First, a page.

The long-awaited legislative follow-up to the governor’s own transportation funding plan is expected to be announced Tuesday.
Transportation Committee Republican Chair John Rafferty has been working on the issue for months, insisting that it won’t be a victim of what legislators refer to as linkage – trading votes on one issue for support on another.
But things are heating up enough that, just in case linkage poses a threat to the transportation bill, Rafferty opted to withdraw his official support from a Senate Democrat’s measure to change (“modernize”) how the state wine and spirits stores are operated.
The bill, sponsored by Sen. Jim Ferlo (D-Allegheny), is a counter-proposal to the liquor privatization plan that would aim to shut down the stores by phasing them out of existence. With 26 listed Senate co-sponsors, it appeared to be a threat to the Corbett administration’s agenda.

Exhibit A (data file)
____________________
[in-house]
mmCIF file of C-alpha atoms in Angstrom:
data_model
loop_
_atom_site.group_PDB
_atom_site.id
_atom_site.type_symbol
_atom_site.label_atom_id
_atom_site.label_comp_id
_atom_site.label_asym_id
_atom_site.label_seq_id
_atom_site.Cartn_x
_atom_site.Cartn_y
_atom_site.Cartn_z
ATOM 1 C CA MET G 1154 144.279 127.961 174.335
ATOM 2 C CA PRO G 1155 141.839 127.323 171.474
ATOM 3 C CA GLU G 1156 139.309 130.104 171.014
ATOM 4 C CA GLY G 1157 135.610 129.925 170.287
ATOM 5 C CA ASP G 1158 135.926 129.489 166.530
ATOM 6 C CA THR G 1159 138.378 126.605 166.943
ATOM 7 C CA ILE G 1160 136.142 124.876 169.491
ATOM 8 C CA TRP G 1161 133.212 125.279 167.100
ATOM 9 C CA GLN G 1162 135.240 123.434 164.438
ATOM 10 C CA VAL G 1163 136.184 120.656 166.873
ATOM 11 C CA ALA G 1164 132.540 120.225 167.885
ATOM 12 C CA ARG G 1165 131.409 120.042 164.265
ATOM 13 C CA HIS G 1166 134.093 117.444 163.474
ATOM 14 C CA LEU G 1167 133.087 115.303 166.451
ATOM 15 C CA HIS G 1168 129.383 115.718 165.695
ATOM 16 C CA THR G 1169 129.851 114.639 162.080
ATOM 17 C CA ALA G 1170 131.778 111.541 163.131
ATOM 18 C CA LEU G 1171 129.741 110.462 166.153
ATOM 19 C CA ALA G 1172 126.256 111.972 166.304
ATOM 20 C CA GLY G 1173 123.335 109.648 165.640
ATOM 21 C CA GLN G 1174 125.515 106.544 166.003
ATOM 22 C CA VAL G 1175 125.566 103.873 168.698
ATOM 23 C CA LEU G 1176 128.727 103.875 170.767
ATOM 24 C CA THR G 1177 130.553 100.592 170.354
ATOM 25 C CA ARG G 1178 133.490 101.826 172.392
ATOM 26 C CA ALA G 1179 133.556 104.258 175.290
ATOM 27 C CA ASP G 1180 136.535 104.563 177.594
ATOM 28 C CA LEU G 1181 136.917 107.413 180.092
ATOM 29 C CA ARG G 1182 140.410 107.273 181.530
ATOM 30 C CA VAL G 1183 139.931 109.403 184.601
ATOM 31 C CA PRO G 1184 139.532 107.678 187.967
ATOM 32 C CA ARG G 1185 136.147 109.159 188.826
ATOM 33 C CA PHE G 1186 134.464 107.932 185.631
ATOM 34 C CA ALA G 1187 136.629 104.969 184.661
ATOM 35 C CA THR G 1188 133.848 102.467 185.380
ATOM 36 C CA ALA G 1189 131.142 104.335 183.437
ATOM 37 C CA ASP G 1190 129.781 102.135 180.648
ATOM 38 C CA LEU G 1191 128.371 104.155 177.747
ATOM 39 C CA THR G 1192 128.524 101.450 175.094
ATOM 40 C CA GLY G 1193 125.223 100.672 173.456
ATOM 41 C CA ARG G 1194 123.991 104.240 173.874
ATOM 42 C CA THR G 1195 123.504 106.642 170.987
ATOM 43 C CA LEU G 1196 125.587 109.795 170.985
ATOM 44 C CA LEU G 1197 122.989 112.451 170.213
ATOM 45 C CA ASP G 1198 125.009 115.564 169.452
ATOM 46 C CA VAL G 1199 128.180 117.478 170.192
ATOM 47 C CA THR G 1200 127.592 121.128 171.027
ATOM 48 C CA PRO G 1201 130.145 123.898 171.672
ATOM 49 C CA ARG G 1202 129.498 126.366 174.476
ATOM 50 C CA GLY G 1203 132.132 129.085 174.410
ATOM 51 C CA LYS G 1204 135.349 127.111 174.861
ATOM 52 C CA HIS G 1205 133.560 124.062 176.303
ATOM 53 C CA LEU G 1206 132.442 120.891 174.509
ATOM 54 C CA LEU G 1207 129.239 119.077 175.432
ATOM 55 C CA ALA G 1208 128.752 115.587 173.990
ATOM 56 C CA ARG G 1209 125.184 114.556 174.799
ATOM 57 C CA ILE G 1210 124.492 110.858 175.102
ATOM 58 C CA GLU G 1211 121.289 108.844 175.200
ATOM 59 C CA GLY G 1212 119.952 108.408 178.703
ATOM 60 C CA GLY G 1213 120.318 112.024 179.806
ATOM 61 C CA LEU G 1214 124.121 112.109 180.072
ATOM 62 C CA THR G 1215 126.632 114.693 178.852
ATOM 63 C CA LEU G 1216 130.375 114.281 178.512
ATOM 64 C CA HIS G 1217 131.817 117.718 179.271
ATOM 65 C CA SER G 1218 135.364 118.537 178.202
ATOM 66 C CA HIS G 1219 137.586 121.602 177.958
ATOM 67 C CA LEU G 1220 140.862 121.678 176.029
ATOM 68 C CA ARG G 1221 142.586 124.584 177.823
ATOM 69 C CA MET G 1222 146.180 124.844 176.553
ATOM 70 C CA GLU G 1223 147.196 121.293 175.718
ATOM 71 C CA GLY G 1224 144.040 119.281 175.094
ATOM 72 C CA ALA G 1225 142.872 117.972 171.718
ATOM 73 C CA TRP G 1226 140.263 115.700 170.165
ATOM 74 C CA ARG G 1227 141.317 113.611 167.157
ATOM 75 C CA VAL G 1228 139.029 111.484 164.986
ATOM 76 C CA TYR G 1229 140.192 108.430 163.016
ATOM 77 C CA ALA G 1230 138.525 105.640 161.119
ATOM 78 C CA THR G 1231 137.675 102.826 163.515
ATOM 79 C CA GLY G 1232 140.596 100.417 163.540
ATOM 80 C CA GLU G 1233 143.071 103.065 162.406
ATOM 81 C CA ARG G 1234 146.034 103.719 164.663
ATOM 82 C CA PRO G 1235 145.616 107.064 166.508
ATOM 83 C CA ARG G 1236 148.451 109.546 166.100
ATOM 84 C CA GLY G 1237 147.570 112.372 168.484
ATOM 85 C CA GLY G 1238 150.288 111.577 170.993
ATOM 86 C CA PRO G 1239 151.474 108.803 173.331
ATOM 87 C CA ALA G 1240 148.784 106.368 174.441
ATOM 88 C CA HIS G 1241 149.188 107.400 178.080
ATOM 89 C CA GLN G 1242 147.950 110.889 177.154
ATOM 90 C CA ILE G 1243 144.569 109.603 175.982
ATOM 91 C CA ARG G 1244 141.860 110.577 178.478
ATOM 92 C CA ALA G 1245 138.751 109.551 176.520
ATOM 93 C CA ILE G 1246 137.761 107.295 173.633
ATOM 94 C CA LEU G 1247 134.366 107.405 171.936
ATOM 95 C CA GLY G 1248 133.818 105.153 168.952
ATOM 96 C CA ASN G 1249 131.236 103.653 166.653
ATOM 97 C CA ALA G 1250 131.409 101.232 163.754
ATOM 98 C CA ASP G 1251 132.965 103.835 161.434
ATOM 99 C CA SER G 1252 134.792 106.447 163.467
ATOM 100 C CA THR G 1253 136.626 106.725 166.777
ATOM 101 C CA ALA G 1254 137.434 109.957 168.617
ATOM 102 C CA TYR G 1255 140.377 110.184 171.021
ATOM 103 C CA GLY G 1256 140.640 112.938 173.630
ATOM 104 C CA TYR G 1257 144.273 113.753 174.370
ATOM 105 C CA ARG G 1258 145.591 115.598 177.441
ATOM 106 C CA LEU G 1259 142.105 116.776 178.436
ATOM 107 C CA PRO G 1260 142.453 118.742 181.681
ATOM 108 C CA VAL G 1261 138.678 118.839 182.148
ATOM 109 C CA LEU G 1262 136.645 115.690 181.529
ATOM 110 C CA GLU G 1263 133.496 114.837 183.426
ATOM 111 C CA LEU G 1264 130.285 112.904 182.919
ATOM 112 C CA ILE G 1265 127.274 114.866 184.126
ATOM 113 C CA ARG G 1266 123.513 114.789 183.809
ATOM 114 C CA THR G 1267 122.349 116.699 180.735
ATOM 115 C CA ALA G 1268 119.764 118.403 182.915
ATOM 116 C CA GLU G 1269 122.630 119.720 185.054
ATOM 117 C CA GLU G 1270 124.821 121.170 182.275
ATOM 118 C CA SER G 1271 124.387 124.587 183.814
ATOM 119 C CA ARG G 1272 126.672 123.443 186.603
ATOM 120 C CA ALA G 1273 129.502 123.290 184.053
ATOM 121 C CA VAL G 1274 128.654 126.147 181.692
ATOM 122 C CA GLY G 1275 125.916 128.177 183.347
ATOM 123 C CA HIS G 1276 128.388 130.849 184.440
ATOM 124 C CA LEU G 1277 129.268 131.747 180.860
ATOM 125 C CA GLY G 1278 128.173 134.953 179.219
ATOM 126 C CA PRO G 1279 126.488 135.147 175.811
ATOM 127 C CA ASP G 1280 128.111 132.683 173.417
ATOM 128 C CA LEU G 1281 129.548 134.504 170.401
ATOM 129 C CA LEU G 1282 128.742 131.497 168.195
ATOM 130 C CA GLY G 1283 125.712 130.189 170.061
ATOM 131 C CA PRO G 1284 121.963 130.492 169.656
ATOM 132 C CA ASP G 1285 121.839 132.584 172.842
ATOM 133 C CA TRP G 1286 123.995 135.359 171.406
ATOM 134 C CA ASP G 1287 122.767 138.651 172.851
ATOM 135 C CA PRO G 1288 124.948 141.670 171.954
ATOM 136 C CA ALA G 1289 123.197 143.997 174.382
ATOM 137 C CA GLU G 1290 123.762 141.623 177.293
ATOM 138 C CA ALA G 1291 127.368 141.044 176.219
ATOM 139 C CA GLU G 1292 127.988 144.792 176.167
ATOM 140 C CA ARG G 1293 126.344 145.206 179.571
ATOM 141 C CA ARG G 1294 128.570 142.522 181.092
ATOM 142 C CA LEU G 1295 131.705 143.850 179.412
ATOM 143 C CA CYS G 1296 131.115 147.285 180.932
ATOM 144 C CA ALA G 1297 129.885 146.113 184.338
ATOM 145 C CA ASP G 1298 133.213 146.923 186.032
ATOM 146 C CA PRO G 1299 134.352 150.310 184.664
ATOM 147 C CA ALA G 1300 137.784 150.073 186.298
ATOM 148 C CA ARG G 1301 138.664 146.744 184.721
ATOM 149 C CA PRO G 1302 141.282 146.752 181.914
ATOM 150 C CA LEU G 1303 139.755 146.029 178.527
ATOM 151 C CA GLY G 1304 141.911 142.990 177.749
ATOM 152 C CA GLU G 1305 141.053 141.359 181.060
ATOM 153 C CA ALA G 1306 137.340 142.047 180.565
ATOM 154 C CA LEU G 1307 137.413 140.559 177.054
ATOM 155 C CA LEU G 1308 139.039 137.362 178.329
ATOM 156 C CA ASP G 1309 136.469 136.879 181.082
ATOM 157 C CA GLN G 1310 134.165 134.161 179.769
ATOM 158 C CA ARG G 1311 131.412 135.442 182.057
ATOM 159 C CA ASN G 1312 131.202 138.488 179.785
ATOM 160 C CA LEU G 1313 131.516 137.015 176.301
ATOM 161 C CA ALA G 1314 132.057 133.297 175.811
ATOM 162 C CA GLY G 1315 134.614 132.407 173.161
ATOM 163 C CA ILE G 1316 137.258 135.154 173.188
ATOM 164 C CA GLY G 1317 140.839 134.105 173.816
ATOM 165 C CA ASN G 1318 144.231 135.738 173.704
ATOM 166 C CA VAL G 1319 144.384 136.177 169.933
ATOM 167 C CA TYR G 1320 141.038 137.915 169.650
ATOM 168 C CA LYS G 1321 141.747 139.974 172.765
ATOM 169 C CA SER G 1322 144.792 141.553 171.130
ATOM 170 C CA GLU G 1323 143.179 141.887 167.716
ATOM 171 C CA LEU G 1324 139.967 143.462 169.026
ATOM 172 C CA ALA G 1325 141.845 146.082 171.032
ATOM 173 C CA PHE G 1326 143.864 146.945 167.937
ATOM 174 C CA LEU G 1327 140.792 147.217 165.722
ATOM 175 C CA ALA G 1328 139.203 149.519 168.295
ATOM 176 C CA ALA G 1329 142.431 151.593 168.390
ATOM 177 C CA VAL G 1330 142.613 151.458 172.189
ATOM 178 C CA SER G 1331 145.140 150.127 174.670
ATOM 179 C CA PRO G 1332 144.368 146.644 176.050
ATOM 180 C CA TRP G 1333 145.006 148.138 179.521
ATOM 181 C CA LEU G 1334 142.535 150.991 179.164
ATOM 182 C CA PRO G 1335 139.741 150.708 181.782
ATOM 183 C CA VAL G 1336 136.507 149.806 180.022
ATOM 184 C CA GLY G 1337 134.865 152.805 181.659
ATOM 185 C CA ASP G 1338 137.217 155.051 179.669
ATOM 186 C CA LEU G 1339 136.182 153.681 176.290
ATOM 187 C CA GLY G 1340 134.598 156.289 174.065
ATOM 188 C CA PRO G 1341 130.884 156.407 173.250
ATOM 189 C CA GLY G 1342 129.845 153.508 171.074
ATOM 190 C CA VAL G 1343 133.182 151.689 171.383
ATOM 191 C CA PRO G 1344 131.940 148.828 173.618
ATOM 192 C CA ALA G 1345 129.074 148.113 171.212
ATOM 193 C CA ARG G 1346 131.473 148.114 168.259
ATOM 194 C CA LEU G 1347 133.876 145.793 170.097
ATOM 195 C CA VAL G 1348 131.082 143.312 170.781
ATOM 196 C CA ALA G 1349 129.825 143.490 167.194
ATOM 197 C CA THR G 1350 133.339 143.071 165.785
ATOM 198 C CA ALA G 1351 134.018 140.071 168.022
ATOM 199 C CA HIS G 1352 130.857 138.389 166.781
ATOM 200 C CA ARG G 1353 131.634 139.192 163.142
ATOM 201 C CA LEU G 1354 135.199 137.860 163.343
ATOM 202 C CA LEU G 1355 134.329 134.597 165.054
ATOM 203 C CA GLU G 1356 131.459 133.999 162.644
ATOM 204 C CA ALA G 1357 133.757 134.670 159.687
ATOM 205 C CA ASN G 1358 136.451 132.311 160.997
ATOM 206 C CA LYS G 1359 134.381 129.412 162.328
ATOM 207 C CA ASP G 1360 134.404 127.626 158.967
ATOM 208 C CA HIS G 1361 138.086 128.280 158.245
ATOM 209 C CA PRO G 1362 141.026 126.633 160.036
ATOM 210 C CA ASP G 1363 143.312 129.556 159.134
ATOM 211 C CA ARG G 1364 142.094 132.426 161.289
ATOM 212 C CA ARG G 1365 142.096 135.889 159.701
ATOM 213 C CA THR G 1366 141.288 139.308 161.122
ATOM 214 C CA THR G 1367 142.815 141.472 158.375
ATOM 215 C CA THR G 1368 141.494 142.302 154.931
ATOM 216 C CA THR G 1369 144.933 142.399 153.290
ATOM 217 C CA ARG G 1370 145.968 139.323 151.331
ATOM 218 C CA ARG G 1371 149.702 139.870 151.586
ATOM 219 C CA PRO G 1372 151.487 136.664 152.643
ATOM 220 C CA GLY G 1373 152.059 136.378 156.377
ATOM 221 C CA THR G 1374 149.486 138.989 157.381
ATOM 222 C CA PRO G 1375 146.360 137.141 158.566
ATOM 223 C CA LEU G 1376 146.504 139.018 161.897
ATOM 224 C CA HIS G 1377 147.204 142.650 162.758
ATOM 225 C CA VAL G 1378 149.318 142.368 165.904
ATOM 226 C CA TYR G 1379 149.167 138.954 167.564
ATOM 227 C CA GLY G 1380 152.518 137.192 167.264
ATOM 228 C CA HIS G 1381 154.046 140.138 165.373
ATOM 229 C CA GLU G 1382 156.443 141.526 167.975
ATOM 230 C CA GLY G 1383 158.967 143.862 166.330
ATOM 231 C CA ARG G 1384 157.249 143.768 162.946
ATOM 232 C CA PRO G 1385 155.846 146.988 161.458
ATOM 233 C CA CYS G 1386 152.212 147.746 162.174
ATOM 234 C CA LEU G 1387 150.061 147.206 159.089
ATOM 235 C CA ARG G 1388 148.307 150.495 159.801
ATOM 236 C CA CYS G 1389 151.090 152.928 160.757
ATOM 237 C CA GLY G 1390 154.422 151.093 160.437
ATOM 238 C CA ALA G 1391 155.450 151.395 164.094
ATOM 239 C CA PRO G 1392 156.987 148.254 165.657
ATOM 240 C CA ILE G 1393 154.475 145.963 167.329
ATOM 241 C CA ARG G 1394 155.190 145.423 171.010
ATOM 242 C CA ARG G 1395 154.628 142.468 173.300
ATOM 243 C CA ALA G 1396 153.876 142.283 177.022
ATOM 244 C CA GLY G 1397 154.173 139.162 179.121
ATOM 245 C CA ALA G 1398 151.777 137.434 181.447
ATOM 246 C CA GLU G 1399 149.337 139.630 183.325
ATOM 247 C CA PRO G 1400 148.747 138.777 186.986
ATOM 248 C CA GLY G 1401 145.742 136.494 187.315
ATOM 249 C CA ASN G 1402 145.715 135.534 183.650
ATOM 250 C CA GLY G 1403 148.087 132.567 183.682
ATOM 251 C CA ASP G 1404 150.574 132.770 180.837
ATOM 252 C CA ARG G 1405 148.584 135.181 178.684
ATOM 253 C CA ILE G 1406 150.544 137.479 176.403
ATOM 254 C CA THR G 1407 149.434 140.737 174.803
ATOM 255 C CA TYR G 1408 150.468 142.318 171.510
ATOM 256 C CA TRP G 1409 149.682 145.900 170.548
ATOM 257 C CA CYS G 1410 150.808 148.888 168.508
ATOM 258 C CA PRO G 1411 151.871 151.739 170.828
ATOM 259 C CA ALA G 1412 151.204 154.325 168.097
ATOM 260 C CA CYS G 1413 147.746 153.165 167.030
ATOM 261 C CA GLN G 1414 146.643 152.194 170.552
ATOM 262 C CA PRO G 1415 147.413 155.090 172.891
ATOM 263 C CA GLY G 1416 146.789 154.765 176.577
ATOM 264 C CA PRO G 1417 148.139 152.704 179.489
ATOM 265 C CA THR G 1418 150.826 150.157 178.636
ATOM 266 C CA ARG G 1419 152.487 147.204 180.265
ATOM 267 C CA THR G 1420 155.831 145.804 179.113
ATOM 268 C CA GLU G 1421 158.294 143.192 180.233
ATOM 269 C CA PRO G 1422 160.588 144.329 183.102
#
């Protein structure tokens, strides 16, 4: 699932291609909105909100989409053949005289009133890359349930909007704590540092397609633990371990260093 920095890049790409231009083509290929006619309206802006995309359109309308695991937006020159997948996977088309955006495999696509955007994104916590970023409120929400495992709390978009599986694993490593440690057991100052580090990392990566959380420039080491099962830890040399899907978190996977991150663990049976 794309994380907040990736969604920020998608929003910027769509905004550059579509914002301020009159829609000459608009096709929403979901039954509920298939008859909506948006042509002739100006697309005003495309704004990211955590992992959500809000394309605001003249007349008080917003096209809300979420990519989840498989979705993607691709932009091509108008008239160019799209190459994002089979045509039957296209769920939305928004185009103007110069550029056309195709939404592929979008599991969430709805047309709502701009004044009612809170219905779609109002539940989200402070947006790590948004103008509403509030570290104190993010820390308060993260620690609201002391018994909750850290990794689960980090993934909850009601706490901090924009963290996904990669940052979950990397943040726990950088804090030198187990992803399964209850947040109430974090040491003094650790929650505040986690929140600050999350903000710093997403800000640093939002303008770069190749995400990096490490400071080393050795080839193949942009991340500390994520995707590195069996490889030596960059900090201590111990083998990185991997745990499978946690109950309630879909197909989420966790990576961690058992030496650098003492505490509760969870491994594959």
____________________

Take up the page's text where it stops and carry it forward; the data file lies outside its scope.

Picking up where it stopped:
But Rafferty recently removed his own name from the list.
“It’s off,” the Montgomery County lawmaker said Monday afternoon. “I’m keeping an open mind on everything.”
The move sheds light on the politics of transportation funding and liquor privatization, both of which are top priorities for the governor’s office. Rafferty’s withdrawal of public support for the liquor modernization plan is a show of good faith to the Corbett administration, and it might be one more way to help along a transportation funding package.
“If I’m trying to resolve an issue, I don’t want to be linked to anything,” Rafferty said.
He’s made no secret of the fact that he hopes to generate more revenue than the governor has proposed by increasing driver’s license and vehicle registration fees. The added hike in fees would come in addition to Corbett’s proposal to remove the cap on a wholesale gas tax paid by gas stations.